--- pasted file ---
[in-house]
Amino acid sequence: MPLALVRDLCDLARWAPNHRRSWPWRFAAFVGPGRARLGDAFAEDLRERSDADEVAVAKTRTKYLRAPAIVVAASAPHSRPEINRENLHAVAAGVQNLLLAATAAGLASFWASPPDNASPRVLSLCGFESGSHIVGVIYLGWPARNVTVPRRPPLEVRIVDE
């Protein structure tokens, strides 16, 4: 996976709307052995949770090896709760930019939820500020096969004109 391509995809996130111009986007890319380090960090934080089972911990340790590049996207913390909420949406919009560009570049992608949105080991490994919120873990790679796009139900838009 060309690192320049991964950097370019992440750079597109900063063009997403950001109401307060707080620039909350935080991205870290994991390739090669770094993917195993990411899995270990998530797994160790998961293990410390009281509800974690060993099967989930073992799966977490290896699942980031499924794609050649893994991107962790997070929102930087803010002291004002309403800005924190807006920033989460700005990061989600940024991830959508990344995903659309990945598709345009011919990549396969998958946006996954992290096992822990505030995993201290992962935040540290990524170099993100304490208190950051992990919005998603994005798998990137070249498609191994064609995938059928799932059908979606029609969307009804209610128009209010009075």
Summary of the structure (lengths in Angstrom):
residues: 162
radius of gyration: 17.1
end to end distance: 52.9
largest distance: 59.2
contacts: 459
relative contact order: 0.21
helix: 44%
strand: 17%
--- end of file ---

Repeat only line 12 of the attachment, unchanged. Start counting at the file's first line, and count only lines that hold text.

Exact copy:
strand: 17%